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With the unemployment rate as low as it is and a lack of Gen Z employees on the horizon, the food-service industry is finding a new crop of workers: senior citizens. So much so, Bloomberg reports, chains and restaurants are recruiting at senior centers and churches, trying to attract this older work force.

Thanks to a labor shortage amid “the tightest job market in five decades,” as well as longer life spans, many seniors are signing up for part-time work to help pad their retirement income. A remarkable graph in the Bloomberg article shows that teens’ growth rate in the labor force is in negative numbers (down 2 percent) while 65 to 74 year olds saw a 4-percent increase, while 75 and up increased to 6 percent. Not only do the seniors have the downtime and likely considerable work experience, Bloomberg notes that the also maintain the “soft skills—a friendly demeanor, punctuality—that their younger cohorts sometimes lack.”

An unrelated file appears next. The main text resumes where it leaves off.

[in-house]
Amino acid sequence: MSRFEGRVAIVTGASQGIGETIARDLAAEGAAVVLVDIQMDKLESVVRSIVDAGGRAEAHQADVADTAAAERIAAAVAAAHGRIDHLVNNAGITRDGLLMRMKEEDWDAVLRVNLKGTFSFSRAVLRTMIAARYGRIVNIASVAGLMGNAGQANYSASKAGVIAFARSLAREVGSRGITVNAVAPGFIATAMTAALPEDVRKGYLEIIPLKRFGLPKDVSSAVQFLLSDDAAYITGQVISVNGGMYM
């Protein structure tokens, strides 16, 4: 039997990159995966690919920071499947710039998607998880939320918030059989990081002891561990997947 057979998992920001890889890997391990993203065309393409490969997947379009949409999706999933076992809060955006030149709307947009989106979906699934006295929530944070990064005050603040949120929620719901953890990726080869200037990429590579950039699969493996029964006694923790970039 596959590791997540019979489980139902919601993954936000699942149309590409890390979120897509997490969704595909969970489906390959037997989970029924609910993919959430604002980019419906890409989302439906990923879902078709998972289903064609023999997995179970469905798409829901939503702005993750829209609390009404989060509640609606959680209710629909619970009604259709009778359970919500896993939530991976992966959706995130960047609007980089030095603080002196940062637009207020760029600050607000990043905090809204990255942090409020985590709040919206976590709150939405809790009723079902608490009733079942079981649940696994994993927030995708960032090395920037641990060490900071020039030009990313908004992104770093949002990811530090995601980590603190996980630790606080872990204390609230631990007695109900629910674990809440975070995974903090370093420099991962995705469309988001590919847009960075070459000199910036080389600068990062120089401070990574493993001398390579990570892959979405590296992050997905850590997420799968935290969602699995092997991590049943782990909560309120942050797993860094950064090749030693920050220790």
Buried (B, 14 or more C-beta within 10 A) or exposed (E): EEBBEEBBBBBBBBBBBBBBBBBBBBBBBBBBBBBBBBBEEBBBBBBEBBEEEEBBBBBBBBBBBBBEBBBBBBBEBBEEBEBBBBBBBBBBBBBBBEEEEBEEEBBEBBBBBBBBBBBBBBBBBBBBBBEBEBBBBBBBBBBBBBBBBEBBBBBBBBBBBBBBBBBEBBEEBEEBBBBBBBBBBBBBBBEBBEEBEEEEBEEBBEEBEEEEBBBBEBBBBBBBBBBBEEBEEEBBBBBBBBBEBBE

This surge has led AARP to become a “veritable recruiting hub” for casual restaurants like Bakers Square, Village Inn, and Bob Evans, as well as fast-food chains. So don’t be surprised if you notice some older servers at your local eating establishments, and be sure to tip them well.